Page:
Never mind that global trade has been on the decline for the last 5 years, never mind that Americans have lost a thousands of jobs to automation rather than globalization. None of that matters. Trump’s rhetoric about China, about Mexico, about NAFTA, about the Trans Pacific Partnership, is not about facts, it’s about feelings.
And it’s certainly not about cooperation or peace either. It is about an aggressive tit for tat in which the United States has already been offended.
In Trump’s mind Americans – the citizens of the most rich and powerful country in the world – are victims. And we victims, he believes, are entitled to take back what is ours. This combination of victimisation and entitlement is one of the most dangerous combinations in human nature.
So again, we can turn to Grice’s paper. Credit, as Grice points out, comes from the Latin word for trust. Like credit, trust takes a long time to build but just moments to destroy. It is a cycle — when trust reigns there are always those who see a way to take advantage. Slowly, then, as others observe the success non-cooperators are enjoying, trust breaks down into utter chaos.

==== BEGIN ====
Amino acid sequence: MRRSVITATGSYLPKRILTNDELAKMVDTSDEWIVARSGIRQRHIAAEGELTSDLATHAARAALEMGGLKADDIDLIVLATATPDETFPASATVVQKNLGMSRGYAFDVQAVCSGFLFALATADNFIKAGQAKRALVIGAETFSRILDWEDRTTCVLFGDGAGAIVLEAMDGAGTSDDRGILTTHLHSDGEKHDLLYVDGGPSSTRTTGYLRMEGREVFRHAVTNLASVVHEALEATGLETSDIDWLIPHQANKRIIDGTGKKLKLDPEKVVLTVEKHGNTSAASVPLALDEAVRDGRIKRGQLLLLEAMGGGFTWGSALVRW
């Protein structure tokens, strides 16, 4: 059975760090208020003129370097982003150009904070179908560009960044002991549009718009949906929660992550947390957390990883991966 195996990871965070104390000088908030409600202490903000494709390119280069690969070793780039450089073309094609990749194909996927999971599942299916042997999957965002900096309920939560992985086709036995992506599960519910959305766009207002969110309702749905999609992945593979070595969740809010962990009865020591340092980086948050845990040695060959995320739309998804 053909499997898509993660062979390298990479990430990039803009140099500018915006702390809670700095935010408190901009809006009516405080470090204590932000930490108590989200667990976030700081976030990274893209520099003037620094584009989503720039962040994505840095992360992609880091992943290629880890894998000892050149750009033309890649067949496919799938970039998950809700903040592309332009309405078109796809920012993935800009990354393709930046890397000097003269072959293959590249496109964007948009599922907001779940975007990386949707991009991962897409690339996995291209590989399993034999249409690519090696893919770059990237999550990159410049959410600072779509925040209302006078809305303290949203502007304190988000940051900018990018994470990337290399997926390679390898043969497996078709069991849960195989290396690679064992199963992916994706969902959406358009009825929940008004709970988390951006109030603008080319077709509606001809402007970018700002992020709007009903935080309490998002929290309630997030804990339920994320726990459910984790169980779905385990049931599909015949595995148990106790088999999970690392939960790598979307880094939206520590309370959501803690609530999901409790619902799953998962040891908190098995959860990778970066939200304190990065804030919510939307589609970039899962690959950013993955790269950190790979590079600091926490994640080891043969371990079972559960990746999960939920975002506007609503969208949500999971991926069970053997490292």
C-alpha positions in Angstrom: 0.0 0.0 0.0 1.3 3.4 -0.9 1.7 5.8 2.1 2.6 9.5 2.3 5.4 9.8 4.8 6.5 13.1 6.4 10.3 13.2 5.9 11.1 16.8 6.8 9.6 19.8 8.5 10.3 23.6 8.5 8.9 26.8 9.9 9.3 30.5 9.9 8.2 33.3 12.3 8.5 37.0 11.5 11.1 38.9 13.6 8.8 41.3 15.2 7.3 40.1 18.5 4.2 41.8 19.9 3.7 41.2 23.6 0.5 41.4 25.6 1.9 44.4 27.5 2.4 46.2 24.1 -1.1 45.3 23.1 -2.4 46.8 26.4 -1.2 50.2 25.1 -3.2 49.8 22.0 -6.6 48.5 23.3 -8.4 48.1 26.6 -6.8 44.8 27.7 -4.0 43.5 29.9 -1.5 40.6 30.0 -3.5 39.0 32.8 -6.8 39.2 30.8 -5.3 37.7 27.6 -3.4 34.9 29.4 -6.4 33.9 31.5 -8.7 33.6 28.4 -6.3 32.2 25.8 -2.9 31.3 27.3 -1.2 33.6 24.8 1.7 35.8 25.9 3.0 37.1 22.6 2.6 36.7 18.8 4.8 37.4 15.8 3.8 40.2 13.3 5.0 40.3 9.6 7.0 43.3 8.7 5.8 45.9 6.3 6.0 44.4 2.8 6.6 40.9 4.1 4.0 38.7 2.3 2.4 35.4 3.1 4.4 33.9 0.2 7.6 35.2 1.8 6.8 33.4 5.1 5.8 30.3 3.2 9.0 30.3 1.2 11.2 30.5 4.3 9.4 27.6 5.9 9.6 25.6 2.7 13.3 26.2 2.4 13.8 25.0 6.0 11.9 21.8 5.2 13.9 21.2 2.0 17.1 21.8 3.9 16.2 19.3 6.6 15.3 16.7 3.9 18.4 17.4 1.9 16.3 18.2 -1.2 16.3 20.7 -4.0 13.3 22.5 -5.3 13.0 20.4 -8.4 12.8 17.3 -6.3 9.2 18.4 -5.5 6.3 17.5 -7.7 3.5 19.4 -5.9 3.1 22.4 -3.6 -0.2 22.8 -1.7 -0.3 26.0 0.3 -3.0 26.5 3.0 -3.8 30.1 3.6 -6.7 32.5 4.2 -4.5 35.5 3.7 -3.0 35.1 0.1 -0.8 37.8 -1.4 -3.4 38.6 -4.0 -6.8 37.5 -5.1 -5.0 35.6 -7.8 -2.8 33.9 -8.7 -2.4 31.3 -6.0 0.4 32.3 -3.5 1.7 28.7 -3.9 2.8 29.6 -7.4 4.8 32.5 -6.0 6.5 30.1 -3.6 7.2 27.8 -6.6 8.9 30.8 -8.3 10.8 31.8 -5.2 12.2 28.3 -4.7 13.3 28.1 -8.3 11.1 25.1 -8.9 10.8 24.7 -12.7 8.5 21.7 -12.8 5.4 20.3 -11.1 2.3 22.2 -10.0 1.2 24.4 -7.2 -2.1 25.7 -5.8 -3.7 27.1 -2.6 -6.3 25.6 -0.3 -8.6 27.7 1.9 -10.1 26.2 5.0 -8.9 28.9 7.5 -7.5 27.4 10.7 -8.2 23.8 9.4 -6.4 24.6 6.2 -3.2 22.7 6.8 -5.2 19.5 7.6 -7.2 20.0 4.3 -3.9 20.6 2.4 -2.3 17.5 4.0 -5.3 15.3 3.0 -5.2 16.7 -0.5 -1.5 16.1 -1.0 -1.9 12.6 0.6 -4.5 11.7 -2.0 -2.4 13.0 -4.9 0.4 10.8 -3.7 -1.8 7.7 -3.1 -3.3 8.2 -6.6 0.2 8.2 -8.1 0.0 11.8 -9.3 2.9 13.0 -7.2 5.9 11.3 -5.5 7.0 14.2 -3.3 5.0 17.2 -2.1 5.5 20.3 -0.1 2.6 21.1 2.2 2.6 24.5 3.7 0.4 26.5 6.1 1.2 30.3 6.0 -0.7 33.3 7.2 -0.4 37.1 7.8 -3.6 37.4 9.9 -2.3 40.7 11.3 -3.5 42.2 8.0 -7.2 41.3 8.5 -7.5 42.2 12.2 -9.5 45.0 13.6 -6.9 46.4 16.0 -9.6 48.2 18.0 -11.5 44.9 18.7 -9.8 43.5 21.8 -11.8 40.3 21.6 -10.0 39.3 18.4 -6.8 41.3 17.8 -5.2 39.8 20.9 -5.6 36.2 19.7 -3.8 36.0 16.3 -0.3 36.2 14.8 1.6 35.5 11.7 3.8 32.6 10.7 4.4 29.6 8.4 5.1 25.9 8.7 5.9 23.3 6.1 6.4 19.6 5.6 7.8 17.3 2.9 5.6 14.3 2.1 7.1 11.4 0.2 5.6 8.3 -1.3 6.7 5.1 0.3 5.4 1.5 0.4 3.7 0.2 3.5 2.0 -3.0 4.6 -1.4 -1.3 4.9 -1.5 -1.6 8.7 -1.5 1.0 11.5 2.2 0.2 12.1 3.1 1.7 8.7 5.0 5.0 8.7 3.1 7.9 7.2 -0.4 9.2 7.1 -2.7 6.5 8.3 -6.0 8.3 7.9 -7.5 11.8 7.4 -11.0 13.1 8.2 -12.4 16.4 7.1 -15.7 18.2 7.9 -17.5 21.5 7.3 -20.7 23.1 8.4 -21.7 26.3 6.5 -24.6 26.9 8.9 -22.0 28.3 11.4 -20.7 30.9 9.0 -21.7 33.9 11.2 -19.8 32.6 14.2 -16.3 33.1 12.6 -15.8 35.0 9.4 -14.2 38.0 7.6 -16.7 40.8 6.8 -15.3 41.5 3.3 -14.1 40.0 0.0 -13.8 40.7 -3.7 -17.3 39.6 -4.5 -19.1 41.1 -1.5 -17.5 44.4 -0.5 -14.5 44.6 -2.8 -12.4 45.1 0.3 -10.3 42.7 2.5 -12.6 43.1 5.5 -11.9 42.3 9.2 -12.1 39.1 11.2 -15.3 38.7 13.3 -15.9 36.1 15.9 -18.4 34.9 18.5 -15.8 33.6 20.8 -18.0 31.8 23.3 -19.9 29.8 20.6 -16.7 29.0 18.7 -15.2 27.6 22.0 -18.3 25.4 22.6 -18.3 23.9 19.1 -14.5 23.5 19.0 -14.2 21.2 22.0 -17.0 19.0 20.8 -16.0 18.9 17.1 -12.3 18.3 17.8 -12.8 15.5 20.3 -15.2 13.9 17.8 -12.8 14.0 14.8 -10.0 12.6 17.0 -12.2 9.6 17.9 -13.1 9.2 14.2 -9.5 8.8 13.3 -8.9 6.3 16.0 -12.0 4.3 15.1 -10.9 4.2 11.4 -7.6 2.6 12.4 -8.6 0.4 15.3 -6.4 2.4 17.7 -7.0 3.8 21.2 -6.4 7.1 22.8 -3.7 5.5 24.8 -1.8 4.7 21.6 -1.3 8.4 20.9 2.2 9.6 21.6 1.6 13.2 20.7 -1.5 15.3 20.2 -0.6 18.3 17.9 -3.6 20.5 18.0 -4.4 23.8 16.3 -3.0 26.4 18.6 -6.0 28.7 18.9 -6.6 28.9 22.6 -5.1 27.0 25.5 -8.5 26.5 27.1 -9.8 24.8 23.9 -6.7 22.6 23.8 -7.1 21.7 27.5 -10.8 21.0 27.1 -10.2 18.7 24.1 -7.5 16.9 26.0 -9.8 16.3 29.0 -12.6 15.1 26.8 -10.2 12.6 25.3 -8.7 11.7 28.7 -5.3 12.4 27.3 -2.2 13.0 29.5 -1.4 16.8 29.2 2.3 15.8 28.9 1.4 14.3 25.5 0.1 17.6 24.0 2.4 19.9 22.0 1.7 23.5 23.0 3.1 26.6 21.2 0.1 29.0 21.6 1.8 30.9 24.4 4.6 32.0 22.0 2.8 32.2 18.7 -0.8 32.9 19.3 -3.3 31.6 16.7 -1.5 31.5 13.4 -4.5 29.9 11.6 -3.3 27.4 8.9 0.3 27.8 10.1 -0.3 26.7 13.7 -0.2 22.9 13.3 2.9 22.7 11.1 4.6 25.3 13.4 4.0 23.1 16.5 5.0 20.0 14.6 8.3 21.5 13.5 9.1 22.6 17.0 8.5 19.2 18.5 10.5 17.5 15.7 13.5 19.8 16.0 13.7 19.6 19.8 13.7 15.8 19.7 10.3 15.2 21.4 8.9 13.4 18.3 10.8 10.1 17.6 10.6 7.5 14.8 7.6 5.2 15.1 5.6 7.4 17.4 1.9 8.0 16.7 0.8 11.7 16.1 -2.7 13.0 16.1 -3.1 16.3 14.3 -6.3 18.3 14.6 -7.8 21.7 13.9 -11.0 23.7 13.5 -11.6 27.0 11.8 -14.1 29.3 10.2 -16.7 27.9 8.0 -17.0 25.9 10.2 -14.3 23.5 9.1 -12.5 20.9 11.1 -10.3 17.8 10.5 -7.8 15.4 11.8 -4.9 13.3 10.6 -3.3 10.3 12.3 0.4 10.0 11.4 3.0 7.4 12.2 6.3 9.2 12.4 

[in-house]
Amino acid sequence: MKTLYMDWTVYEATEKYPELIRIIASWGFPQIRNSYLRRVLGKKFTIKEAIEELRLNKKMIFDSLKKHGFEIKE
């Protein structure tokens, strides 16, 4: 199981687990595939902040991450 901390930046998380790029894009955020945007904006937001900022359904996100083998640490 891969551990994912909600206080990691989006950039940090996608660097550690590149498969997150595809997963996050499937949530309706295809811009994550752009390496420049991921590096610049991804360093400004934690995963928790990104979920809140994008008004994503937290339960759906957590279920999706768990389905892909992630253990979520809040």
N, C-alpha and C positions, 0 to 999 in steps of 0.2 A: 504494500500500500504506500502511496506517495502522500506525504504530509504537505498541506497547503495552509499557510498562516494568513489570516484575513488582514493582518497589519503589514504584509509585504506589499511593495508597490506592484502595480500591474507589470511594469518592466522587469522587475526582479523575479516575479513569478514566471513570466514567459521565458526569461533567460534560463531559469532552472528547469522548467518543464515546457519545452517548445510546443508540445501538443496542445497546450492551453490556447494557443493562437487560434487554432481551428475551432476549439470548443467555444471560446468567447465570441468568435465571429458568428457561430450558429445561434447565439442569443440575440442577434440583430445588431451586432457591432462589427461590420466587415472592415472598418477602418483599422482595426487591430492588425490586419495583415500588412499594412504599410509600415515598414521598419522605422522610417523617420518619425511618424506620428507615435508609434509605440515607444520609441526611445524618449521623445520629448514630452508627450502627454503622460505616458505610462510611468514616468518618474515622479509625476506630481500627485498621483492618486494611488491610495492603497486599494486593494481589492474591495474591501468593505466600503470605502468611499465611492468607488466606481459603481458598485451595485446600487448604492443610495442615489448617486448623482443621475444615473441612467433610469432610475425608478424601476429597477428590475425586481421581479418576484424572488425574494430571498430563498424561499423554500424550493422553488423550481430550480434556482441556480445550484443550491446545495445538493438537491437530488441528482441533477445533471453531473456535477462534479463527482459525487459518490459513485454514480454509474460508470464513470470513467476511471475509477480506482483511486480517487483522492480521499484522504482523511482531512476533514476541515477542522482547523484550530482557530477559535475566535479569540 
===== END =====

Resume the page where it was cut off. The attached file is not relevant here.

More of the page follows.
Over the past century we’ve completed roughly two cycles in which credit (and trust) has boomed and then gone bust, resulting in massive sovereign debt defaults.
Those two periods were the 1920s into the Great Depression and the 1970s into the 1980s when many emerging markets defaulted after commodities prices collapsed.
As for the Great Depression, it was with an uncooperative mind-set that the US — its back angrily turned against the world after World War I and struggling with economic inequity — enacted the Smoot Hawley Tariff in 1928, which put tariffs on 20,000 imports.
It was supposed to help farmers struggling with a modernising world. What it did was tip the world into the Great Depression.
“As a result, US trade halved within years, and global trade weakened even more, even if it continued at low levels within regional trading blocs such as the Commonwealth and the remnants of the Gold Bloc,” wrote Deutsche Bank strategists in a recent note to clients.
“The rise in protectionism served as an important catalyst to the global recession.”
That recession was the crystallization of our distrust, and that trust was only rebuilt after the world was entirely remade through the violence of WWII.
There’s nowhere to run